Fostering a Culture of Inclusion in the RIC Community

April 21, 2021


Dear Campus Community,
There was much anxiety leading up to the verdict in the trial of Derek Chauvin. Yesterday, a Minnesota jury held him accountable for his actions in the murder of George Floyd. Today, while there is justice for the Floyd family, we are cognizant that racial tensions are not going away with one verdict.  Hate-inspired, discriminatory and prejudiced acts of violence that have targeted people of different races, religious beliefs and gender identities let us know that it is not enough to talk about eradicating racism, anti-semitism, or sexism; we must act. In fact, on a seemingly daily basis, news and social media call our attention to an evolving human condition that requires a deeper understanding, thoughtful engagement, and meaningful action.
For members of our community who are Black, Hispanic, Asian and/or LGBTQ, the acts of hate-inspired violence are traumatizing and frightening. It is a concern to all of us because what affects our students, our faculty, and our staff impacts our collective mission - directly and indirectly. On top of that, increased acts of violence across the country, including at least 45 mass shootings in the last month, have been alarming and are a constant and painful reminder that no community, race, religion, or gender is immune.
The Rhode Island College community will not look the other way on issues of racism, hate, and bias. In fact, we are proactively taking bold, meaningful steps to address these issues. There is rarely a good time to have uncomfortable conversations even in educational settings. With this said, we will not send another statement vowing to make change; we must be the change.
This academic year, much work has been done to foster a culture of inclusion in the RIC community.
Bias Incident Response
Earlier this spring, the Office of Diversity, Equity and Inclusion (ODEI) partnered with stakeholders across campus – including the Division of Student Success, College Council, Unity Center, staff, students, Campus Police, and Human Resources – to create Rhode Island College’s Bias Incident Response process.
This nationally-recognized best-practice aims to prevent incidents of intimidating, exclusionary, offensive, or hostile conduct from escalating to episodes of violence and encourages persons and groups with historically marginalized identities – including Black, Indigenous, People of Color, Asian American and Pacific Island communities, sex and gender minorities (including women), LGBTQ+ communities, and persons with disabilities and across various age groups – to report bias incidents so that we can work together to foster a safer, more inclusive campus climate for all.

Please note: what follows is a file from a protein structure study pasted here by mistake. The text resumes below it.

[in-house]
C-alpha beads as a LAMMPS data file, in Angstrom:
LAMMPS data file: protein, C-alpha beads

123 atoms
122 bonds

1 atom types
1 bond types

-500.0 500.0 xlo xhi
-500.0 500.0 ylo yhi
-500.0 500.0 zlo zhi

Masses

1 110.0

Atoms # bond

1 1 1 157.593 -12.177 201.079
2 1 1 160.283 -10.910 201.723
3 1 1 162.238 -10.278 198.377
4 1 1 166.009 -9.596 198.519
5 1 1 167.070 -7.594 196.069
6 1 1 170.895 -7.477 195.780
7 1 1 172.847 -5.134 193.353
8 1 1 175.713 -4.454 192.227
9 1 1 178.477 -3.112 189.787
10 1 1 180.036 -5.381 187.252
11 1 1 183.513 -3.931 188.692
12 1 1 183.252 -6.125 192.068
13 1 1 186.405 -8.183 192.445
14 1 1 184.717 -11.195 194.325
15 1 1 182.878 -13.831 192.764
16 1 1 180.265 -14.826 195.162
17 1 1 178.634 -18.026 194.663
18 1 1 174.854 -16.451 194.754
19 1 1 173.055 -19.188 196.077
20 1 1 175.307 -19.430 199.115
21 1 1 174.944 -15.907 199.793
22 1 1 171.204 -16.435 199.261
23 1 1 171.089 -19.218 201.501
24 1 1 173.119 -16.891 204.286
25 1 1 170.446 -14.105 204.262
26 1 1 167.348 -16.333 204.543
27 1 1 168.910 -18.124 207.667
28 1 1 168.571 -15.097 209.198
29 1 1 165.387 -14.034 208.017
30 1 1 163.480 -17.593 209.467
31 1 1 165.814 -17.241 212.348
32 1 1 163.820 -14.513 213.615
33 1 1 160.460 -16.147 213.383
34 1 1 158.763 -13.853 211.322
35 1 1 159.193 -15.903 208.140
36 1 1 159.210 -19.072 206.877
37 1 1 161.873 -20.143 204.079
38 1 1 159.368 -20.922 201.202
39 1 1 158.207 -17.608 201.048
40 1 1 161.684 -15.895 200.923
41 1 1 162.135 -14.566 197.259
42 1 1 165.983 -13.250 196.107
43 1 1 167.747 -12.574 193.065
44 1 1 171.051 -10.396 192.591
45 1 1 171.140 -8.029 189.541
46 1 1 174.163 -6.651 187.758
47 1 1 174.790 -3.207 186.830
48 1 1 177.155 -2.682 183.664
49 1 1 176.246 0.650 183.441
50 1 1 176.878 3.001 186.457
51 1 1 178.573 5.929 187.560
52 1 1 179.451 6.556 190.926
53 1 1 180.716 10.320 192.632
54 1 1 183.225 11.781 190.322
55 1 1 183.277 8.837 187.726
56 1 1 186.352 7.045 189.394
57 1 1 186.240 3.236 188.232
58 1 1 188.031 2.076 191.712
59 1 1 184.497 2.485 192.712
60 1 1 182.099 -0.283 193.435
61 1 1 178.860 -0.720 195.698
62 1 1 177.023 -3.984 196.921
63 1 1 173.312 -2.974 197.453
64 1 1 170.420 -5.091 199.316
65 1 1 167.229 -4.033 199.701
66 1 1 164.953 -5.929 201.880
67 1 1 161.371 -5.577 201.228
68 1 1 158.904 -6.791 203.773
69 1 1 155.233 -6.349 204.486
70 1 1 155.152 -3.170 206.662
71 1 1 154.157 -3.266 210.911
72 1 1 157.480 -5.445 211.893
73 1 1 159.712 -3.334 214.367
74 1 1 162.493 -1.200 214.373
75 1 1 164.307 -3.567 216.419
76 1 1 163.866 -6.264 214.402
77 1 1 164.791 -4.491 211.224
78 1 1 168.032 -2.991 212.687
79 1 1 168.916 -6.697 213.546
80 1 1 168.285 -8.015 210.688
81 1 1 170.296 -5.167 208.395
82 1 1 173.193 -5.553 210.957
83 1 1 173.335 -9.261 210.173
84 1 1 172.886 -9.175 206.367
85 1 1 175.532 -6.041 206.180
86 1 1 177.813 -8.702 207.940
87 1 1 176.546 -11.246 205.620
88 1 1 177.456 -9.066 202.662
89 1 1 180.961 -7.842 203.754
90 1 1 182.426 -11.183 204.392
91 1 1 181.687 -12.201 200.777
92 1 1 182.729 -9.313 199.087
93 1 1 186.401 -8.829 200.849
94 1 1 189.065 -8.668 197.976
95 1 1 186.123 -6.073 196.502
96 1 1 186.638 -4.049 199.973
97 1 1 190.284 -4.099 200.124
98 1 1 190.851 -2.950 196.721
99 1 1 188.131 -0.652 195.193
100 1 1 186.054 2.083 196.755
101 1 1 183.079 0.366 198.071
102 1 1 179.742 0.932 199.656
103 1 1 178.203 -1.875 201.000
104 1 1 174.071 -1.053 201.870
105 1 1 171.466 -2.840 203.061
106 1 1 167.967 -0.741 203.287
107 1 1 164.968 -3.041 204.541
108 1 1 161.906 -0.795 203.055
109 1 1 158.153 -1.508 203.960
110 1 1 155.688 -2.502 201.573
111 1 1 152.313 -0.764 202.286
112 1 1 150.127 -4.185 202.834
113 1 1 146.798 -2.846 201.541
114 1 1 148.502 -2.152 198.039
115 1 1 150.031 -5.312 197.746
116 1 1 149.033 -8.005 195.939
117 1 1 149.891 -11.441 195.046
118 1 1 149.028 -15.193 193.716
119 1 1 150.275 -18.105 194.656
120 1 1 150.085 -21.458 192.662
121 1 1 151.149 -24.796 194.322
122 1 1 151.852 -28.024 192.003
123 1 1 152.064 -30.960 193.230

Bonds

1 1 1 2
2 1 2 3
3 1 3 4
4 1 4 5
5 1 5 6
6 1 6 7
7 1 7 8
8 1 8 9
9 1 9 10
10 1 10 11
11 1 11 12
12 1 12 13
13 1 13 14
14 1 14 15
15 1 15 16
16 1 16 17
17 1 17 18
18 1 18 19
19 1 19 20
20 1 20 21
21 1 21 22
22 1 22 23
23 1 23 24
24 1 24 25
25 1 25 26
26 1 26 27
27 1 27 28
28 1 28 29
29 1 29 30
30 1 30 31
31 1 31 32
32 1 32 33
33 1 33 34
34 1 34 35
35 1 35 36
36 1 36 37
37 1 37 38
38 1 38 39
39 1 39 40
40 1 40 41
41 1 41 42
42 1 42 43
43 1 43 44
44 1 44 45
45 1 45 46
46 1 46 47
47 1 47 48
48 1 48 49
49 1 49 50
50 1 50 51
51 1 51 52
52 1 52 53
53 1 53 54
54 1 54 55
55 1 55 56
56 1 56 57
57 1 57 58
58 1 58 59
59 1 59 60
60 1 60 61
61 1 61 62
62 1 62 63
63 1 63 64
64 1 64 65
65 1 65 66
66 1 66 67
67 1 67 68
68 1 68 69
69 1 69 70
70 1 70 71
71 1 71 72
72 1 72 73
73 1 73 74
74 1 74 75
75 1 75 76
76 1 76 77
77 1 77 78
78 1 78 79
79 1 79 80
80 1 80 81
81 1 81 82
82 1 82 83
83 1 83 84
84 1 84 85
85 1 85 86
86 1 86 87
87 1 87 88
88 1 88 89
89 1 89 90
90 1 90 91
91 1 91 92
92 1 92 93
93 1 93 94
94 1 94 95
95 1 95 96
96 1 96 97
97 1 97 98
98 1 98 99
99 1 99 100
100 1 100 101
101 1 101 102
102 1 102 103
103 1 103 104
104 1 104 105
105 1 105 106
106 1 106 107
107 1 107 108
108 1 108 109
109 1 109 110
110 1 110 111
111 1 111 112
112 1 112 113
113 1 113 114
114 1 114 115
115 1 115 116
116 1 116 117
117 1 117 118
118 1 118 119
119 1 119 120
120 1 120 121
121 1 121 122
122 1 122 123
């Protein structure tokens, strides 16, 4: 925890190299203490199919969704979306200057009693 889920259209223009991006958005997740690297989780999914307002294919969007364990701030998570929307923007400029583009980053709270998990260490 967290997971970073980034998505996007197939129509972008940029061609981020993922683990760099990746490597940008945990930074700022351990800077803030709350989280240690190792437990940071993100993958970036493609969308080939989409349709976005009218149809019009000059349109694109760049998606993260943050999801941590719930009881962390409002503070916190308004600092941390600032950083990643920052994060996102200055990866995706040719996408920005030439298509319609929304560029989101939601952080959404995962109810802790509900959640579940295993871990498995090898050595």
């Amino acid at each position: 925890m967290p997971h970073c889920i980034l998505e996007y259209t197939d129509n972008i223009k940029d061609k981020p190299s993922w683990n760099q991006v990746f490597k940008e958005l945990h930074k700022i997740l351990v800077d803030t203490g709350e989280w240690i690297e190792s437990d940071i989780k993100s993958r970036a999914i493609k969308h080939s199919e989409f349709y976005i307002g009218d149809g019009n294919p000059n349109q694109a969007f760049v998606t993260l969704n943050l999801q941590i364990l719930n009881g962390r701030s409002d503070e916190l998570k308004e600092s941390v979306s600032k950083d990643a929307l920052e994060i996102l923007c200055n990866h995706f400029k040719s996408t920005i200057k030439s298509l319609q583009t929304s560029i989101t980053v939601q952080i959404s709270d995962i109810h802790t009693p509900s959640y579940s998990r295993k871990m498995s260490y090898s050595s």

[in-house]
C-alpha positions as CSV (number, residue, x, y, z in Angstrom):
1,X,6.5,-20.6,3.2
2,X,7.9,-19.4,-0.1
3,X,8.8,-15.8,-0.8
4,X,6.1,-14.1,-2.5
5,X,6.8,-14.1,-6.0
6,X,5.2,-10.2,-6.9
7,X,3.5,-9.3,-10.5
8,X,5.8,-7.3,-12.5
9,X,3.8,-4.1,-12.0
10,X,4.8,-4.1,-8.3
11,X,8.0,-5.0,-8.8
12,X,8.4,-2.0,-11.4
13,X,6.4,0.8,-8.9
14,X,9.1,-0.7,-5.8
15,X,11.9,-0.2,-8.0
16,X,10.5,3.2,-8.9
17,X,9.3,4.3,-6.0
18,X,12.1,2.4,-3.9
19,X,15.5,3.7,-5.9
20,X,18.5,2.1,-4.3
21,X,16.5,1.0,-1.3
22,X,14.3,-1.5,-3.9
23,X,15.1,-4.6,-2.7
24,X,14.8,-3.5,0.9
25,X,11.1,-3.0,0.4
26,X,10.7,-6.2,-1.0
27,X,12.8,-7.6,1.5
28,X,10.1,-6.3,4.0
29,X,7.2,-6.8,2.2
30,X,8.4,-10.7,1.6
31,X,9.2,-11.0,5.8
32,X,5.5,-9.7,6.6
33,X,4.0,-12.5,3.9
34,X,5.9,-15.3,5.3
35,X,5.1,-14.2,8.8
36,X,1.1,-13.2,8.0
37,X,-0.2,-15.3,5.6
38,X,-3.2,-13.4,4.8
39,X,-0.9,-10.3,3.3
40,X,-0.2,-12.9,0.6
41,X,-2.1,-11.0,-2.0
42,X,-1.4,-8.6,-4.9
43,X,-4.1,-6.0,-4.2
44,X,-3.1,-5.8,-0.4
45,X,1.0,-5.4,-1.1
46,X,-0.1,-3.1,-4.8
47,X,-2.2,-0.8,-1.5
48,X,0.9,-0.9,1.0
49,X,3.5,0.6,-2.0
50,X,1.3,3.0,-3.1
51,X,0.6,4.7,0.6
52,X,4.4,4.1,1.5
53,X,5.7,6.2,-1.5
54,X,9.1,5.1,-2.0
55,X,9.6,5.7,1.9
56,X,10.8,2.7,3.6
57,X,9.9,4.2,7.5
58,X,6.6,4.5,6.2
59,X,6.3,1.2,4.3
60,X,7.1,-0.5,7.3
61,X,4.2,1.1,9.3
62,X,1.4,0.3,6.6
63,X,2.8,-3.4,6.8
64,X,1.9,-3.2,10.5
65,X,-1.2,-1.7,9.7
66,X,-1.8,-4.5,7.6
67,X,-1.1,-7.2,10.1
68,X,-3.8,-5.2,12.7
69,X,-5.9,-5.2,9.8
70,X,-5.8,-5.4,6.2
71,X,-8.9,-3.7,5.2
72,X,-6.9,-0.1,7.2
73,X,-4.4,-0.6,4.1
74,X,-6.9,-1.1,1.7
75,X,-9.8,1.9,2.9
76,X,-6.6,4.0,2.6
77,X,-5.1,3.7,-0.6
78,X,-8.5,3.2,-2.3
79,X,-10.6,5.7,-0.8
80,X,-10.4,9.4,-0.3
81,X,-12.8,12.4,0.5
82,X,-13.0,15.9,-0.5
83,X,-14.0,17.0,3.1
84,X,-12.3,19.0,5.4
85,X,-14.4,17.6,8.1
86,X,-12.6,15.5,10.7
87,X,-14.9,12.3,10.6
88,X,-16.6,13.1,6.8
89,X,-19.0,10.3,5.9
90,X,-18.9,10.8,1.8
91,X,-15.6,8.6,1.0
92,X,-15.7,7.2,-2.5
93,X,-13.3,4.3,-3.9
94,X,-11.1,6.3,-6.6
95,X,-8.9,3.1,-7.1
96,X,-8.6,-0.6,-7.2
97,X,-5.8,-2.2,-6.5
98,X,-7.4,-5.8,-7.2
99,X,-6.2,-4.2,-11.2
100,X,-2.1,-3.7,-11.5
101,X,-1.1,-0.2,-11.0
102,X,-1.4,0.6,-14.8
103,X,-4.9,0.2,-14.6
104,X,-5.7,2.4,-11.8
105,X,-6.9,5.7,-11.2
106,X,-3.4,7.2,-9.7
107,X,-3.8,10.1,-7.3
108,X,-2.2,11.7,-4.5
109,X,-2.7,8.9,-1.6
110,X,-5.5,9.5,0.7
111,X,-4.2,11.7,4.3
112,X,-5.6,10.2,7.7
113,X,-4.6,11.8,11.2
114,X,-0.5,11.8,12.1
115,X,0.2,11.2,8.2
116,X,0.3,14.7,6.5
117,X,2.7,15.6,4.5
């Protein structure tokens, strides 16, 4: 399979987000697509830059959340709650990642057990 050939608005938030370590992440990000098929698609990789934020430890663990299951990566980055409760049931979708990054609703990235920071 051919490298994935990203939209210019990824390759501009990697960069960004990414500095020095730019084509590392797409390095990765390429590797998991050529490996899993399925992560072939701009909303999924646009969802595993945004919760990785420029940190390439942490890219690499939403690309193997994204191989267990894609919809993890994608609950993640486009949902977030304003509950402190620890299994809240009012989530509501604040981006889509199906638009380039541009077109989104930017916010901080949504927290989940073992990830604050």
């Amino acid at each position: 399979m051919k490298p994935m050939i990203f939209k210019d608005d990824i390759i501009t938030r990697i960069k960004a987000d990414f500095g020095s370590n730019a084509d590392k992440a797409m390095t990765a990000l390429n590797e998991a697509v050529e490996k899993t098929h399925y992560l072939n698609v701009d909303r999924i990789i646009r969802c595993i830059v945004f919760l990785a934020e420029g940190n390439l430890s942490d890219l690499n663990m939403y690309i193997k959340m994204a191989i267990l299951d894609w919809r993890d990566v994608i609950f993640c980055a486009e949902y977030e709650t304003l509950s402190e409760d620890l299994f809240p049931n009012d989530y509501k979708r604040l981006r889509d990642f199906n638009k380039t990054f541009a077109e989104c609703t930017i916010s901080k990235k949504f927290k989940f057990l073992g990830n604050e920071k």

Learn more about the Bias Incident Response here.
ACTive Listening Conversations
The ODEI has facilitated several conversations on diversity and inclusion topics where all members of our community are open to express their viewpoints in a constructive and emotionally safe way. Resources and best practices have been shared as students, faculty and staff have bravely come forward to share their perspectives. More of this programming will continue in the Fall.
Let’s Go There
The Division of College Advancement, Office of Diversity, Equity and Inclusion, and the RIC Foundation have partnered to create a new short film, entitled Let’s Go There, which includes personal reflections about diversity, equity and inclusion from members within our RIC community. These videos are just the beginning of many conversations that we are going to have throughout our community. I want to personally thank the people who were willing to be interviewed and who candidly shared their powerful and personal stories.
Listen to their personal stories: Let's Go There 
We are all learning, or, in some cases, unlearning how to navigate issues of diversity, equity, and inclusion in our changing world. For some, this is a new language; for others, this work is about finding their voice and the courage to speak up. Others still want to be allies, but do not know where to begin or how to start. Regardless of where each of us are in this journey to support an inclusive campus environment, there are resources available.
Inclusion in Action
At Rhode Island College, we are actively and consciously fostering a welcoming and inclusive community. This work entails creating an anti-racist and anti-hate workforce, workplace, and campus community where each member can be heard, valued, and respected.
Let’s go there and be committed to exploring topics like institutional racism, gender equity, xenophobia, microaggressions, ableism, and other behaviors not conducive to a high quality collegiate experience. We may disagree along the way, but we will provide an educational space where everyone is heard, and can learn and grow. I am certain some bias and long-held beliefs will not change overnight. But, if we commit to taking the first step in understanding each other’s perspectives, and see one another for who we truly are, it will not only make us stronger, it will make us better.
Yours in education,
Frank D. Sánchez